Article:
Members of the UNC Board of Trustees say that while they’re encouraged by measures the Interfraternity Council has taken to reform the rush process, they still consider last fall’s changes a first step. Some are concerned about hazing and personal servitude, and there still is talk about moving rush to the spring semester to ease pressure on incoming freshmen.
Rusty Carter ’71, chair of the board’s University Affairs Committee, calls last fall’s changes a step in the right direction. But he said he has heard reports that the blackout periods instituted this year made the rush process seem even longer, and in some cases they were not observed.
“And it still didn’t really address the pledge period following rush,” Carter said, adding that the time commitment required as well as personal servitude activities – doing laundry, cleaning a fraternity brother’s apartment, running errands – remain a concern.
“We know that servitude and hazing is an issue,” said Trustee Paul Fulton ’57, who declined to elaborate. “Servitude more than hazing, but don’t think for a moment hazing isn’t an issue.”
The Interfraternity Council, which governs 21 fraternities, most of which have houses, agreed last year to rush changes targeted at declining membership numbers and increasing concern from parents and others that rush forced freshmen to focus on Greek life before they settle into academic life.
The council approved a new Code of Conduct for Pledge Education and altered the rush schedule and operations. Normal continuous rush, which used to begin the first weekend of school, was replaced last year with a weeklong hiatus and no-event nights Sunday through Wednesday until two days before bid day. The Interfraternity Council also required that rushees register and show proof of having visited at least 50 percent of the IFC fraternities. The Interfraternity Council adopted sanctions, monetary fines and probation for those caught breaking the rules.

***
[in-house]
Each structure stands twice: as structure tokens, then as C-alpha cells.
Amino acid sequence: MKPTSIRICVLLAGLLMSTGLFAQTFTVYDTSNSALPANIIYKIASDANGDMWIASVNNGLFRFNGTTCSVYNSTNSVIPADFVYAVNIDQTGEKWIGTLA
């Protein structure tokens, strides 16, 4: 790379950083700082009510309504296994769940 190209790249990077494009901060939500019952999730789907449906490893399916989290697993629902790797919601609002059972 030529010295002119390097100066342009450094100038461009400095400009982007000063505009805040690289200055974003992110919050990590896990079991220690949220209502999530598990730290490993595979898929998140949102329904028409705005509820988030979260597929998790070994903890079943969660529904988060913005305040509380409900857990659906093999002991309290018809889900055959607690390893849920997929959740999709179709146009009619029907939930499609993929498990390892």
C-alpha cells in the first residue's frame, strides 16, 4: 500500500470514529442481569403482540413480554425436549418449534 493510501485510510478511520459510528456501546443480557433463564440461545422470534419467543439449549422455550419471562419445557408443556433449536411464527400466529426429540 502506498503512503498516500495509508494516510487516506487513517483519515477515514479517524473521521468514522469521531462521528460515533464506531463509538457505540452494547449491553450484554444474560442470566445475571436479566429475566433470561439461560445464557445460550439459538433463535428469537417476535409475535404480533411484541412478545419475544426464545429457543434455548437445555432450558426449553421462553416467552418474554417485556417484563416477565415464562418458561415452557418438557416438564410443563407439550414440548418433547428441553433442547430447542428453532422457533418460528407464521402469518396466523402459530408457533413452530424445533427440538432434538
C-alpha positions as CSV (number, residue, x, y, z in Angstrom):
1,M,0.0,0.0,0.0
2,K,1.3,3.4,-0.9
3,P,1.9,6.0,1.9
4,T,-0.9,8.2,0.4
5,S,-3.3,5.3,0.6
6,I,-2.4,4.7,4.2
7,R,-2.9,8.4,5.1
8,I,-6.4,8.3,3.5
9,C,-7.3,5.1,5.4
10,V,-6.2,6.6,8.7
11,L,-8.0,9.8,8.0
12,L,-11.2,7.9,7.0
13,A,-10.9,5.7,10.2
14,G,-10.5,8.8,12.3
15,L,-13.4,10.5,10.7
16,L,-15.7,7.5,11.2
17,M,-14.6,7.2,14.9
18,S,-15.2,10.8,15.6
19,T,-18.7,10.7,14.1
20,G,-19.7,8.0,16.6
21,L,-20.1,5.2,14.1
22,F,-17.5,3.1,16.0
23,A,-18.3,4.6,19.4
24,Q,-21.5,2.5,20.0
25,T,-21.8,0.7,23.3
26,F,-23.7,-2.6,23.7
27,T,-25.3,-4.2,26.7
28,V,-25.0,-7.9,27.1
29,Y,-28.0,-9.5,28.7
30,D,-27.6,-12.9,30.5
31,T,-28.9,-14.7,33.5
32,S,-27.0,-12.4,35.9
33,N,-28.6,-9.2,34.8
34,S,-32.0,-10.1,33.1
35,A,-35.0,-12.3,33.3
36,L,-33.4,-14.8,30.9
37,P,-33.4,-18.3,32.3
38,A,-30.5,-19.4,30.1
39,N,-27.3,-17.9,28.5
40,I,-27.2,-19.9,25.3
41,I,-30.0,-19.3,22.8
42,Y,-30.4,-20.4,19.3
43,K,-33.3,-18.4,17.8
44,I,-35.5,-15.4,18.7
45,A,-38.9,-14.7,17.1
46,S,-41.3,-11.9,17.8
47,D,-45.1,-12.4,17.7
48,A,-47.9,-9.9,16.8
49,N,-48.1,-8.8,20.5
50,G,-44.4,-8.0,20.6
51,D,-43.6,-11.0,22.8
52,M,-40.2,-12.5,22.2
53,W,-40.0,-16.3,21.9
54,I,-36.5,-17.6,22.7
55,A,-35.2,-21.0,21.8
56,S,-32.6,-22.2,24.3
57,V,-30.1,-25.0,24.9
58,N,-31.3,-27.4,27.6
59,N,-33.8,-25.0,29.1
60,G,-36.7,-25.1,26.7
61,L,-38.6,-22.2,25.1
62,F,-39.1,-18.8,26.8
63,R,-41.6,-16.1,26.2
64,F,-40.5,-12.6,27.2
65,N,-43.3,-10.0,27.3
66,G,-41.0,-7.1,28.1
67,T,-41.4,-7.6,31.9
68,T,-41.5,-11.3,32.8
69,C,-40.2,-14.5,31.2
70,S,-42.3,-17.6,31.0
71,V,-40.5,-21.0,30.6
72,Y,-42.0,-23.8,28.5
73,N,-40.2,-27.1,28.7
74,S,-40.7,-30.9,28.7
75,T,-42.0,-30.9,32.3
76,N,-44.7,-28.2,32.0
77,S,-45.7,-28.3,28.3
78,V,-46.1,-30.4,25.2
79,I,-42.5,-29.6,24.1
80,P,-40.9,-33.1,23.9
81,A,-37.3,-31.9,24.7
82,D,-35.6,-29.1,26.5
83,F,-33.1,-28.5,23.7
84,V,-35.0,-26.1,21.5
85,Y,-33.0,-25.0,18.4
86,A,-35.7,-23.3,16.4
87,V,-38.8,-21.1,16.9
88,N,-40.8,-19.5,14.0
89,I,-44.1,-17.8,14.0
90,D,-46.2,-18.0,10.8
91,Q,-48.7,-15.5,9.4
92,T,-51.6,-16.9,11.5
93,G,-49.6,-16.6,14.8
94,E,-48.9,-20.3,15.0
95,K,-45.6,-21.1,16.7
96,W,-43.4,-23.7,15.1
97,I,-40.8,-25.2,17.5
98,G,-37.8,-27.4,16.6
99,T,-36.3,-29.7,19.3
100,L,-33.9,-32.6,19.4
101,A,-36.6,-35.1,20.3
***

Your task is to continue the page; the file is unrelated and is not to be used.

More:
Board member Roger Perry ’71 echoed Fulton and said that although he thinks hazing is not a significant problem in the Greek system at large, he believes there is evidence that it still exists in some fraternities. Perry said he thinks a “zero tolerance” policy for hazing is appropriate.
Jim Tatum ’68, chairman of the IFC Alumni Advisers Committee, said the rush schedule will be altered again this fall, including curfew nights in place of blackout dates. The pledge training process has been harder to improve, Tatum said, because it’s done within the fraternity and is meant to be confidential.
Tatum said that personal servitude is an issue in Greek systems at most colleges and universities but that UNC is among the first to address it. “We’re sort of taking on an issue that has grown to be a problem everywhere but hasn’t been dealt with,” he said.
Carter said the policy on and the punishments for hazing and personal servitude will be enumerated in an updated Code of Conduct, which was presented at the trustees meeting in March. Carter said this new version of the code will be signed by each individual IFC fraternity member and will take effect, he hopes, this fall.
He added that the IFC and a subcommittee on pledging are looking into requiring alumni advisers for al chapters.
Shifting rush to the spring has been a consideration for some time due to complaints that fall rush doesn’t give students time to adjust to the University and become involved in academic life. The IFC argued against that change at the March trustees’ meeting, mainly citing that the change would cause financial strain for the fraternities.
Dean Bresciani, interim vice chancellor for student affairs, acknowledged that the Greek system needs improvement but that he is pleased with the initiative. “They’ve been aggressive and critical at looking at themselves and their flaws,” Bresciani said. “It’s really the Greek chapters themselves that have proposed the changes.”
IFC President Walker Rutherford said he has been pleased with the way the IFC has been able to address and develop solutions within the system. “I think it’s a testament to the fact that student governance can work and is working,” he said. “The IFC really did an exemplary job of addressing the issues, giving them consideration and coming up with some serious changes.”